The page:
Imran Khan stepped onto a makeshift stage in a trash-ridden Karachi district to address hundreds of supporters who’d been waiting for hours. His message: vote out the city’s rulers who have failed to provide jobs, education, sanitation and healthcare.
“This is the first opportunity to free yourselves — they, despite taking turns for the last 30 years, couldn’t give you basic facilities,” Khan told the cheering crowd gathered in Pakistan’s financial capital of 15 million people that’s beset with water shortages. His aim? “To make an Islamic welfare state out of Pakistan.”
On a chaotic two-day campaign tour of Karachi ahead of July 25 elections, the opposition leader and former cricket star told Bloomberg that Pakistan’s economy can only be fixed by overhauling its corrupt state institutions.
Lamenting the piles of roadside garbage while waving to supporters from a white Toyota Land Cruiser protected by police commandos, Khan, 65, outlined plans to expand social spending while fixing the nation’s finances.
If elected he would break the dynastic hold on Pakistani politics. Nawaz Sharif’s Pakistan Muslim League-Nawaz and the Pakistan Peoples Party led by Bilawal Bhutto Zardari, the son of assassinated former PM Benazir Bhutto, have between bouts of military rule rotated power for decades.
Seen as an untested force, some investors are also cautious over the prospect of Khan coming to power.
Khan said he’ll need loans to fund those short term ambitions, which include creating five million “cheap” homes within five years. He said his Movement for Justice party isn’t ruling out the need for support from the International Monetary Fund. In May, Asad Umar, who is pegged to become the finance minister if Khan is elected, told Bloomberg the nation is close to bankruptcy, so whoever comes to power will need a bailout.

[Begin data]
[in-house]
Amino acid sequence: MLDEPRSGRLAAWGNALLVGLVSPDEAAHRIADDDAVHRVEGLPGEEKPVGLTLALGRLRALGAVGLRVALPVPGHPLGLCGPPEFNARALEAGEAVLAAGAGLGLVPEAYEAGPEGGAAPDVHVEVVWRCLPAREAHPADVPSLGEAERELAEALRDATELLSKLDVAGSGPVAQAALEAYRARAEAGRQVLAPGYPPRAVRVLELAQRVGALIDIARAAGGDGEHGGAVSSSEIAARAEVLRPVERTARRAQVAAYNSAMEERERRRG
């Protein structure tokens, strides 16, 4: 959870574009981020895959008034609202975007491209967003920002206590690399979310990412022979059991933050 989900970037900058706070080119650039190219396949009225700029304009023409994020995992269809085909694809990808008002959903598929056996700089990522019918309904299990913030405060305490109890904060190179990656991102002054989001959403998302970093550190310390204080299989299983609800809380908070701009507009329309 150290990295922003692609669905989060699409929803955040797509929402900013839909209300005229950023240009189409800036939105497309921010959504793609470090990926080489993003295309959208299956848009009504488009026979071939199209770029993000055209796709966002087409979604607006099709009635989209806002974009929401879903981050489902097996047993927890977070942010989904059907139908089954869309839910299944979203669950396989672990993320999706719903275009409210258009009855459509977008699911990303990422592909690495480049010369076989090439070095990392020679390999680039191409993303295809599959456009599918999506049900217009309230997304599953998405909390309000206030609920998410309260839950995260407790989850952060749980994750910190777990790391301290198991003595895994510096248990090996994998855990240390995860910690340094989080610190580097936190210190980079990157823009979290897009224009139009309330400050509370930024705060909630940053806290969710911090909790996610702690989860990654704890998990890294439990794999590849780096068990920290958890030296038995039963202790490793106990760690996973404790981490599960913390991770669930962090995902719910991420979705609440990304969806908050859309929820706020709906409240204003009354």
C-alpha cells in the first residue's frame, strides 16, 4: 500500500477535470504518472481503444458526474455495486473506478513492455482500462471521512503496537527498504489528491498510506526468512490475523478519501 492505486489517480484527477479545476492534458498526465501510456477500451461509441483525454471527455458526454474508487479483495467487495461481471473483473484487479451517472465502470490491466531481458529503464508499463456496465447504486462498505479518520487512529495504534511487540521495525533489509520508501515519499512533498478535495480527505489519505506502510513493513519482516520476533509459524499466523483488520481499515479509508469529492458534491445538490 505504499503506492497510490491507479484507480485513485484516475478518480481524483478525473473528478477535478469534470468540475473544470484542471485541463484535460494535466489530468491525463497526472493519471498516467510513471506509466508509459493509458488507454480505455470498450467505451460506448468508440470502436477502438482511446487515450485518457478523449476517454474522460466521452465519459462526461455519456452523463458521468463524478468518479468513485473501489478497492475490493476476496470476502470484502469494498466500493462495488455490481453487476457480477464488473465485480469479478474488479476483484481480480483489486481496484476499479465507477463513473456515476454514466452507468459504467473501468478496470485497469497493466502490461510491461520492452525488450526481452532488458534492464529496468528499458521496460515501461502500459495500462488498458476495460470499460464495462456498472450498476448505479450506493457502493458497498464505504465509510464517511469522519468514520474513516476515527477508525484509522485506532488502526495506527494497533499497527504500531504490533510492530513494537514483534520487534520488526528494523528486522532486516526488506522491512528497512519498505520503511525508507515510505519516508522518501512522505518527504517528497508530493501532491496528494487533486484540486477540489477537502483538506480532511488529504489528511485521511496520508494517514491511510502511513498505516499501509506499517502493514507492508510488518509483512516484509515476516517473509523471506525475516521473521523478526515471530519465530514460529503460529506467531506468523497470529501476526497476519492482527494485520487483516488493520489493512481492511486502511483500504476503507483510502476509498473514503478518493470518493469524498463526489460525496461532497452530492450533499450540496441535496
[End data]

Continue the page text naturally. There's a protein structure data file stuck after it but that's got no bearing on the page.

“We’re discussing this, we’re still in the process of working out our options right now, because we face the biggest economic crisis in our history,’’ Khan said. “Pakistan has to be a welfare state — but for that obviously you need revenues.”
Khan, who first entered politics in the 1990s, is riding a wave of support on the back of his anti-graft campaign, which ousted his main opponent Sharif from power last year over corruption charges. A Gallup Pakistan poll published this week indicates Khan is closing the gap with Sharif’s party, which is campaigning for re-election on its record of boosting infrastructure spending, improving security and reducing power cuts. In the poll, 26 percent said they will vote for the PML-N, down from 34 percent in November. About 25 percent said they’ll support Khan’s party.
In a bid to wrest Sharif’s grip from the province of Punjab, where the PML-N has deep patronage networks, Khan has courted Pakistan’s feudal landlords and so-called electables who command large vote banks. He rejected criticism that including such political turncoats on his party tickets conflicts with his anti-corruption message.
“You have to win in this system — then you can bring about a change,’’ Khan said. “Once electables join you they come under your party discipline.” The election has been marred by allegations of widespread army-led media censorship and intimidation.